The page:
So any link to something under the former ends up in the same relative place in the latter. This was achieved with this .htaccess entry:

Thus, I could delete the entire 70Mb on the main server, and any reqauest for files from within there were transferred to the realgar server. This means that everything under the root directory /alan would have its correct URL loaded automatically from the new server.

But that is not the end of the re-direction– I then thought it would be better to move it to our “zircon” server which is on a faster part of the network and is insured via a dedicated tape backup drive. So I moved the files again, updated the .htaccess file on the main web server to now read:

as well as loading a copy of this same file on the realgar server. This way, we are not leaving any rotten links.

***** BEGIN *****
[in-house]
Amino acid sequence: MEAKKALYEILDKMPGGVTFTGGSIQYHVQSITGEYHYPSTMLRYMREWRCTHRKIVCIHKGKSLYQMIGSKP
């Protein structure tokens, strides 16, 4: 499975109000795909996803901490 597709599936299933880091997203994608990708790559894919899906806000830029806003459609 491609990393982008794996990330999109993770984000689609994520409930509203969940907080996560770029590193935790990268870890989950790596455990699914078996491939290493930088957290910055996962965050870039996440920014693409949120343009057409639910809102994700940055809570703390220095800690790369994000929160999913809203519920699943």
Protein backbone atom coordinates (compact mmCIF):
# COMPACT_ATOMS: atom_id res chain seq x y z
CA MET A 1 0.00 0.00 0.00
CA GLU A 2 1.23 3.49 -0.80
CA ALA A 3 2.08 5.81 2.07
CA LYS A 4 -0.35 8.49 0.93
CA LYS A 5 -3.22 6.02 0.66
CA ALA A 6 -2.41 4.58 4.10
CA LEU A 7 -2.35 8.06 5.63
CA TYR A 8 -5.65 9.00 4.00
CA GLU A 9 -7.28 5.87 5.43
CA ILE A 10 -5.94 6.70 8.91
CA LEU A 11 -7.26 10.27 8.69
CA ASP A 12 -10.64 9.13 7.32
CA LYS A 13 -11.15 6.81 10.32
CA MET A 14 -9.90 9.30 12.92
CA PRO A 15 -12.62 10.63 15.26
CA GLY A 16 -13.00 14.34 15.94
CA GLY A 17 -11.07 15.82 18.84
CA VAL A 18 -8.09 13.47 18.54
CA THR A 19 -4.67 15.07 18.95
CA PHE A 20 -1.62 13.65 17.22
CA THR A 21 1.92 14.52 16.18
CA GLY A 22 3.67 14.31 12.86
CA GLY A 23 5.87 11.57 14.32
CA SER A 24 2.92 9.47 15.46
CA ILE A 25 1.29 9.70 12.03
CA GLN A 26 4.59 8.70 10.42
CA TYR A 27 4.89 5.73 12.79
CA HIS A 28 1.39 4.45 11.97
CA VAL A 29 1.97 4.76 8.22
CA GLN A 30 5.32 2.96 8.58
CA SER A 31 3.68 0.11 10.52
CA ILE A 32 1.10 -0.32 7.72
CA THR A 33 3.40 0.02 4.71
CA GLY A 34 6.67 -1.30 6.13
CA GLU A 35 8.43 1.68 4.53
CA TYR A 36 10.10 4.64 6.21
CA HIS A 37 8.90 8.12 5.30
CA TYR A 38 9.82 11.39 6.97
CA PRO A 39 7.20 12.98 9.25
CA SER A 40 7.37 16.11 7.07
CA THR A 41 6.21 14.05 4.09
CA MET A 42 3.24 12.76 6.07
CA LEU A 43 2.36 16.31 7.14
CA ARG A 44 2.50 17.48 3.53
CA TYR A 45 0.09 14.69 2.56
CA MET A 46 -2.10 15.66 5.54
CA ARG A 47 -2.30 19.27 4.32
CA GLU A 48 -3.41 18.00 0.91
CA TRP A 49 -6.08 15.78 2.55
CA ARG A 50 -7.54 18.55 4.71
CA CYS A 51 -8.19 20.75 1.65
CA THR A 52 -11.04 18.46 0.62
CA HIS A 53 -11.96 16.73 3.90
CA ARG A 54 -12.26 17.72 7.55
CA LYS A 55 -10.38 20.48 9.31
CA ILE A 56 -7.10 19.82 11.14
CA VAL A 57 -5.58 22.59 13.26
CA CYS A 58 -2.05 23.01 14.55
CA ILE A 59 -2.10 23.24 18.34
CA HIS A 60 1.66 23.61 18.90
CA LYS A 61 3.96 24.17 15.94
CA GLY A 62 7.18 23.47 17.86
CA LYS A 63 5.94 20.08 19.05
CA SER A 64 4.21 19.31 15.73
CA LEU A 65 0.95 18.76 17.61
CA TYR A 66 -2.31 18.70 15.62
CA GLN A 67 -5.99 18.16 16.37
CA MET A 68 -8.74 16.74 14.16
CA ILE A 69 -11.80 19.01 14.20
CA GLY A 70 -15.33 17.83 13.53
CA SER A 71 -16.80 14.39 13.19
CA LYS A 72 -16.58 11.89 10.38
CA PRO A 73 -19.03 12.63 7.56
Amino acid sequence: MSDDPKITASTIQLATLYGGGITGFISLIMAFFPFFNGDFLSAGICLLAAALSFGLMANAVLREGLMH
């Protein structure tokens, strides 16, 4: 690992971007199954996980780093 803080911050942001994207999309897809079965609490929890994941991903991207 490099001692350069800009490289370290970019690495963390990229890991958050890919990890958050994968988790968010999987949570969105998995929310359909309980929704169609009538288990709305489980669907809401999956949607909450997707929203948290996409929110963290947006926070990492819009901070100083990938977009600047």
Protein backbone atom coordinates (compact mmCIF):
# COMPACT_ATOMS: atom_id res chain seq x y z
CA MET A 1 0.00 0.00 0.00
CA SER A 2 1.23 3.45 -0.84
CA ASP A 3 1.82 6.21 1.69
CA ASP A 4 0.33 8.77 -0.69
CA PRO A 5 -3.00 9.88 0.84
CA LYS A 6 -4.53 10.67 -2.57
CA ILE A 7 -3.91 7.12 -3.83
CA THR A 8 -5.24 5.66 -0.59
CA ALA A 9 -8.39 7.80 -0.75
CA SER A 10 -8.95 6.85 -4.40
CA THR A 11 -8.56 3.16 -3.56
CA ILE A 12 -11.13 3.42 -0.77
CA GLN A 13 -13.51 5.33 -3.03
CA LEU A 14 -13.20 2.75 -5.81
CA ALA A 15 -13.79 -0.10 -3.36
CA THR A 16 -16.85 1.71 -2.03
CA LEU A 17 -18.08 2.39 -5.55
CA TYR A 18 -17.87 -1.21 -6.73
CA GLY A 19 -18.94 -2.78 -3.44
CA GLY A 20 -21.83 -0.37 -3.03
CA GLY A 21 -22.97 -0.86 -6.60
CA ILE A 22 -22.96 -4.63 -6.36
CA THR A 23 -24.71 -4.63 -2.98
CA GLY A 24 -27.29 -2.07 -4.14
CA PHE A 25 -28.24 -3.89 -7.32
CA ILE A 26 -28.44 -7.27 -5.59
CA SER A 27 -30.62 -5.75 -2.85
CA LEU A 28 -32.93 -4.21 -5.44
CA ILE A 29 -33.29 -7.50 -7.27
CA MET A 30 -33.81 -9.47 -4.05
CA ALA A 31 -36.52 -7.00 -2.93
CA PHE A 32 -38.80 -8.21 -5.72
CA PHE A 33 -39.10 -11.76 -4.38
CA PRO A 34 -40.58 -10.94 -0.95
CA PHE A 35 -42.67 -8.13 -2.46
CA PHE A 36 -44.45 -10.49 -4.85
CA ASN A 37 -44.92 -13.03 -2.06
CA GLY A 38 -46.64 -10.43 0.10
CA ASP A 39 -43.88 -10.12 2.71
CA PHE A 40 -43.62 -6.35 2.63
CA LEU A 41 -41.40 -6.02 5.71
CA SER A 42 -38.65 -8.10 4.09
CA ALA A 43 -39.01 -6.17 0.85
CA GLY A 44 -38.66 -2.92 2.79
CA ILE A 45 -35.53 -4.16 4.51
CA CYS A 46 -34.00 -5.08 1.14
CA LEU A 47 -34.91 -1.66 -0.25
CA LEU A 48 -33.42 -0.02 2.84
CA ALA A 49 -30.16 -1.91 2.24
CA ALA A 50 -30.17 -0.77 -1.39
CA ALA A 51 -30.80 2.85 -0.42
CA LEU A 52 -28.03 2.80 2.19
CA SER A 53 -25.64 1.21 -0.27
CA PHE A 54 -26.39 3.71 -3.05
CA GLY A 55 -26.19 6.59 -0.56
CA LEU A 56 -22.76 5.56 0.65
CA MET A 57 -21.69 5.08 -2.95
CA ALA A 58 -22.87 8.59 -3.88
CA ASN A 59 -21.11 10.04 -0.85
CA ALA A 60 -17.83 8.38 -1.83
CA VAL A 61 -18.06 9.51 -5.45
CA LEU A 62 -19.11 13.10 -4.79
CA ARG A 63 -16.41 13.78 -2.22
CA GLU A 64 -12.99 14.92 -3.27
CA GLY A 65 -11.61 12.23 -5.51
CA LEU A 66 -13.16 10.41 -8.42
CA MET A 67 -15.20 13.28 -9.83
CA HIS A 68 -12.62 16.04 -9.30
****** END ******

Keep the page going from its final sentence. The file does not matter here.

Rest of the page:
But that still is not the end of the tale. Our District came out with a new “computer usage” policy and has some strong words about “personal” home pages and content not directly related to the work we do. Since among my 70Mb were a lot of my hobby photographs and horrific poetry, I decided to once more shift (and update/post new) htaccess files so that all references on any of our servers to something under the alan directory is shifted to my personal web server, http://dommy.com/alan

What this means, is that any reference to a URL buried deep in my site, will be transferred to my own URL, e.g. all these URLs:

http://www.mcli.dist.maricopa.edu/alan/linear/moh2.html
http://realgar.mcli.dist.maricopa.edu/alan/linear/moh2.html
http://dommy.com/alan/linear/moh2.html

will all jump you to:
http://dommy.com/alan/linear/moh2.html

This is just a small part of what this magical file can do– for more see:

Bottom line, if you do anything to change a public URL, whether it is house cleaning the server, changing web technologies, even deleting pages, consider leaving something, a message, a web redirect to reduce the number of tickets to Lab 404.

The post "This Old Home Page (and mastering web redirection)" was originally assembled from spare parts of a 1957 Chevy at CogDogBlog (http://cogdogblog.com/2005/02/this-old/) on February 3, 2005.